To do your own safety testing, you'll need to get a bunch of specialized sensors to measure the things you're concerned about: particulates, hydrogen cyanide, hydrogen chloride, volatile organic compounds, and other chemicals (the more you test, the more reassured you can be). It's not as much fun as making stuff, but it could lead to cleaner, healthier fabbing for you and others.

<p>Lucite is not a brand name for polycarbonate. It is the brand name for acrylic, which is known for its transparency. Plexiglas is also acrylic.</p>
<p>You're right, I got sloppy for a sec &amp; switched them. Fixed now.</p>
<p>Years ago I ran across a 'green' electrolyte etching liquid - I filed it in the back of my head for later use and now cannot access it. It was supposed to be so green that you could water your garden with it Do you have any idea what this might have been? My google-fu does not seem to bring up anything even close.</p>
<p>...even after etching metal with it? For example, ferric chloride is relatively innocuous (and you could water your garden with it if it were diluted and not acidified), until you etch copper with it. Then copper chloride forms which is toxic to both people and plants.</p>
<p>I did not explain myself as clearly as I should have - what I was asking about is electrolytic etching. Once I realized that, I was able to find the reference:</p><p><a href="http://www.nontoxicprint.com/electroetching.htm" rel="nofollow">http://www.nontoxicprint.com/electroetching.htm</a></p><p>Thanks for the help shaking that loose from my brain.,</p>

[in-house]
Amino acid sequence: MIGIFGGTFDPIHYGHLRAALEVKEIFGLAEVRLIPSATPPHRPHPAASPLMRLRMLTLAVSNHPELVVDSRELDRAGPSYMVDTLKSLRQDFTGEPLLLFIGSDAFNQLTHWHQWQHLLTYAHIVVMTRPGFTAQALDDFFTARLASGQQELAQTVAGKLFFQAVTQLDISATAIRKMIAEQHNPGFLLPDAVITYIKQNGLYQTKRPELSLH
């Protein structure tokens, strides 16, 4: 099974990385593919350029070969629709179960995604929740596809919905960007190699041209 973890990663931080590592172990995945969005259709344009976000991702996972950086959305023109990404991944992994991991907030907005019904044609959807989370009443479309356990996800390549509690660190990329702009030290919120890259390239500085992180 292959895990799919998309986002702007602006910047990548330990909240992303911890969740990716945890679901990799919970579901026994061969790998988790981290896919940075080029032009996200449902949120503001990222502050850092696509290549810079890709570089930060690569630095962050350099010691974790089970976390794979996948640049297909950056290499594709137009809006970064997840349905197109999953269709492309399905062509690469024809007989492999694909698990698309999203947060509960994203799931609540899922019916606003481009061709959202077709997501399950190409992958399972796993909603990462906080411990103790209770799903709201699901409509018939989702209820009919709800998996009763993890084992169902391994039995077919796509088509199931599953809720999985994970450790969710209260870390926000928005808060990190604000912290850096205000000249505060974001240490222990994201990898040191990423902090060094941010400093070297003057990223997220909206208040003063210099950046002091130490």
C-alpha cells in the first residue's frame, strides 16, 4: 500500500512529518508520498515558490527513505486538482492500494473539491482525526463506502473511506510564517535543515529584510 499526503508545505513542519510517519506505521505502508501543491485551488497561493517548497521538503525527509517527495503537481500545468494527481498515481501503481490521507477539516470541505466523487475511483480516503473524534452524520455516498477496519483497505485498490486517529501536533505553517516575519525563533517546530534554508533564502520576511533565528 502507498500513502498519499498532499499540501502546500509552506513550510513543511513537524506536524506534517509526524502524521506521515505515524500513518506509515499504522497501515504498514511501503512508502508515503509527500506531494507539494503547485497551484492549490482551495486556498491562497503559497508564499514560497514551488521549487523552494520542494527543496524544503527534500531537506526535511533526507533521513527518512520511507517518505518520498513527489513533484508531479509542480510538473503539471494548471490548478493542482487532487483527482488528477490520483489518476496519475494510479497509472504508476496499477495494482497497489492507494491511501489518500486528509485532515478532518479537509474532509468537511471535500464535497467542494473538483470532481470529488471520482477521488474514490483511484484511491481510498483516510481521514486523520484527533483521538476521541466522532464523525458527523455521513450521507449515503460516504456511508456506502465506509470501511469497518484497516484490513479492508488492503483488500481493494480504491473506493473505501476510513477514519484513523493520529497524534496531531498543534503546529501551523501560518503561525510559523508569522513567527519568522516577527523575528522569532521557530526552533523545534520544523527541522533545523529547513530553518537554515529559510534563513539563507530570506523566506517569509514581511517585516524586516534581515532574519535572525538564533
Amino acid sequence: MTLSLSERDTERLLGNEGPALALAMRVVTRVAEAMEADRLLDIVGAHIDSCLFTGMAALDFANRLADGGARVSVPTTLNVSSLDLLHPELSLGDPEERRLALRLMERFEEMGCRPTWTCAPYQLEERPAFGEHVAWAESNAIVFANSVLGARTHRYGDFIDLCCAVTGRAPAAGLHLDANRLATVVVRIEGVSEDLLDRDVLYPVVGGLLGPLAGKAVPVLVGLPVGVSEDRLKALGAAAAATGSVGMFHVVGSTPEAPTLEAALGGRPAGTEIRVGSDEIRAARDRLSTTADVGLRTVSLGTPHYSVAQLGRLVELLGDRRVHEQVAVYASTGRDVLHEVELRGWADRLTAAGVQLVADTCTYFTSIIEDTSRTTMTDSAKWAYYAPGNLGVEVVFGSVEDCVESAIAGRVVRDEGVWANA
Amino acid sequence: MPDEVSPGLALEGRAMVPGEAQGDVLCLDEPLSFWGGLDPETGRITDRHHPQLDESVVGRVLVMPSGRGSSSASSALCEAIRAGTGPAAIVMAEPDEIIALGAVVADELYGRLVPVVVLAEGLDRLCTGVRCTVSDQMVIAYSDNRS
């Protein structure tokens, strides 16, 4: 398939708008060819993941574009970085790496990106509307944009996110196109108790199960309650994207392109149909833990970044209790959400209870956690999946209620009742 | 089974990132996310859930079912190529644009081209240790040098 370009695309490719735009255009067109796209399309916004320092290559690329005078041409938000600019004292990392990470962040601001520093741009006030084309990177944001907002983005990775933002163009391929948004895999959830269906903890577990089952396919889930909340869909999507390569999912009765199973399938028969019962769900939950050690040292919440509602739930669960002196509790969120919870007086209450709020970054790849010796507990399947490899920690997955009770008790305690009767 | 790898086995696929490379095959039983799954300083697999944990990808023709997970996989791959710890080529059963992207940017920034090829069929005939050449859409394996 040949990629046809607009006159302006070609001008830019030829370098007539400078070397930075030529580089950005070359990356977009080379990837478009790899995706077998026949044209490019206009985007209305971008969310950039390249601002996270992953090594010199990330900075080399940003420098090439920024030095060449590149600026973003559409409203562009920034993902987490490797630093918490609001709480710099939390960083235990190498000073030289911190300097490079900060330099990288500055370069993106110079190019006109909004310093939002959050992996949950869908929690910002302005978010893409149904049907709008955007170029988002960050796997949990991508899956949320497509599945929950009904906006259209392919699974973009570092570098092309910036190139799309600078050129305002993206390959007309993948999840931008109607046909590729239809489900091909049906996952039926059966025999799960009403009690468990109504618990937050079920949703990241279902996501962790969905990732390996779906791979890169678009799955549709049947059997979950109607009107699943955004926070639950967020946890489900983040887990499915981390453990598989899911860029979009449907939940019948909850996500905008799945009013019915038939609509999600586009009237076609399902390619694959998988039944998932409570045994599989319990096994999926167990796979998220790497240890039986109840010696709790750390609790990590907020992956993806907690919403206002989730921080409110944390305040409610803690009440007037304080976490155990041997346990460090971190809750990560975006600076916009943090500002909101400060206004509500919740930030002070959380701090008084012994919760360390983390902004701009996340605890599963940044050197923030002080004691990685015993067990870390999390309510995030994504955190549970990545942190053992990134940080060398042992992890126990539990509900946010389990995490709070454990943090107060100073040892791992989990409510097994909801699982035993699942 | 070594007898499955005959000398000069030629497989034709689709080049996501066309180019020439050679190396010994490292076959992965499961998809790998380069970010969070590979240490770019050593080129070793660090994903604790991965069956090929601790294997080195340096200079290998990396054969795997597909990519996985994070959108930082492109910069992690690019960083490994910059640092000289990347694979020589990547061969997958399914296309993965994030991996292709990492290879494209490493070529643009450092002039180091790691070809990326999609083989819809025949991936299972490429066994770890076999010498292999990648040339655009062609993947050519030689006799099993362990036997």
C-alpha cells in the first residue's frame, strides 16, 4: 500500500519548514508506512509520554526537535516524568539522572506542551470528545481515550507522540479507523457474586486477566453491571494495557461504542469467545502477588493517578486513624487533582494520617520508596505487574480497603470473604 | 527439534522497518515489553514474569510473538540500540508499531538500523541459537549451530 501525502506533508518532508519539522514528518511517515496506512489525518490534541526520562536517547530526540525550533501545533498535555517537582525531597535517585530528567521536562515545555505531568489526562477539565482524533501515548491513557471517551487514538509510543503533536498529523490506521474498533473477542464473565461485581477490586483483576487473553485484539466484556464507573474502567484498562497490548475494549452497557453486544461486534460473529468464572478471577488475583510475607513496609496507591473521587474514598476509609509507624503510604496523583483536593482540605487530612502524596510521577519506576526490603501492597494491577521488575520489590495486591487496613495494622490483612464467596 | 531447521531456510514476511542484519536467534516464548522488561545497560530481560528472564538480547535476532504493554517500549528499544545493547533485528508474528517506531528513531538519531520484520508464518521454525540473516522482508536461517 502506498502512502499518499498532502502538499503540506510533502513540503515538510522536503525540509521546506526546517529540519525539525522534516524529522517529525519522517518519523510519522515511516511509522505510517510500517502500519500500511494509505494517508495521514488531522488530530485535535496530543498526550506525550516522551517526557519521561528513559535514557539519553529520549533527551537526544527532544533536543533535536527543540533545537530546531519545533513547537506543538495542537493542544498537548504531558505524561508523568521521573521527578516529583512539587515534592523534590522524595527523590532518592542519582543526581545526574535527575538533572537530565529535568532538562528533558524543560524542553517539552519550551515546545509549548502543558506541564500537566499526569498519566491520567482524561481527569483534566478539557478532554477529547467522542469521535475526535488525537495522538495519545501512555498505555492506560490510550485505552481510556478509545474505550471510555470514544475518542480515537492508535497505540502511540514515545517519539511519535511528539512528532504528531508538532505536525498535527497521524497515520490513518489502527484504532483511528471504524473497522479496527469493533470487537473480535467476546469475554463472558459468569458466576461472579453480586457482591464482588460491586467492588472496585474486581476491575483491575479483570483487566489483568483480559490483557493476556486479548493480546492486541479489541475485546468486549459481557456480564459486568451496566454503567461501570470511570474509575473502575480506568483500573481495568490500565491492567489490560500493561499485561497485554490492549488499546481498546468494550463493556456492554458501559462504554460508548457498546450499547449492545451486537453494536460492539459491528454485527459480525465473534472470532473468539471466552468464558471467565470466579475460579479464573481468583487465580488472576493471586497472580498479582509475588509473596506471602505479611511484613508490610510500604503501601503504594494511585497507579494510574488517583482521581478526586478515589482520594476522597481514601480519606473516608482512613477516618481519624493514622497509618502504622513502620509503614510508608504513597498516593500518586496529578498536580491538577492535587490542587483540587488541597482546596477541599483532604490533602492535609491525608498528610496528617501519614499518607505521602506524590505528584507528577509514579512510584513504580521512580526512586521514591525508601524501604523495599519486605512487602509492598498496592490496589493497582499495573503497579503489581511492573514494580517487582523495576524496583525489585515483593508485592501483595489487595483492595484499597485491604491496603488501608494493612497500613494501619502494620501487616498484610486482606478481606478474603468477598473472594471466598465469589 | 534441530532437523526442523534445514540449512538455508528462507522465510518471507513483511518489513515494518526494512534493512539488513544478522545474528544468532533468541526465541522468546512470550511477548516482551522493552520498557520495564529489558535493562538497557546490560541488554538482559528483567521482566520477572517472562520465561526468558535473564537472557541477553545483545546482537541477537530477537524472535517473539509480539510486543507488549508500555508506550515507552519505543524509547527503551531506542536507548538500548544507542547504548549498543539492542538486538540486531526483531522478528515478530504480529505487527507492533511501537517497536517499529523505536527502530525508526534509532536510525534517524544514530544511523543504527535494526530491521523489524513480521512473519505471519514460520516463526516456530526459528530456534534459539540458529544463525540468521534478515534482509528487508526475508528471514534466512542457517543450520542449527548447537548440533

<p>Wow, this whole series is great. We don't use much plastic but I've really learned a few things here. Keep up the good work.</p>
<p>Saw your posts through greenermind list. These are awesome! Great resource! Thank you!!!</p>
<p>Very informative for consumers and makers alike. Thanks for posting.</p>
<p>Thanks!</p>
<p>Thank you for educating people about the toxicity of certain plastics and how to choose relative safer materials.This is really needed! Plastics are so pervasive that people assume that they're all safe to use with food, etc.. </p><p>It's easy to remember the &quot;3-6-7&quot; rule. Plastic objects bearing these symbols should be avoided, and especially should not be used in contact with food or in a garden where you're growing food: </p><p></p>
<p>Well, sort of: Recycling code #7 is &quot;other&quot;, which includes everything aside from plastics #1 - 6. So all bioplastics, which are usually the greenest plastics to use and usually contain the least toxins, are all #7.</p>

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Bio: Green design strategy & training, and occasional silliness.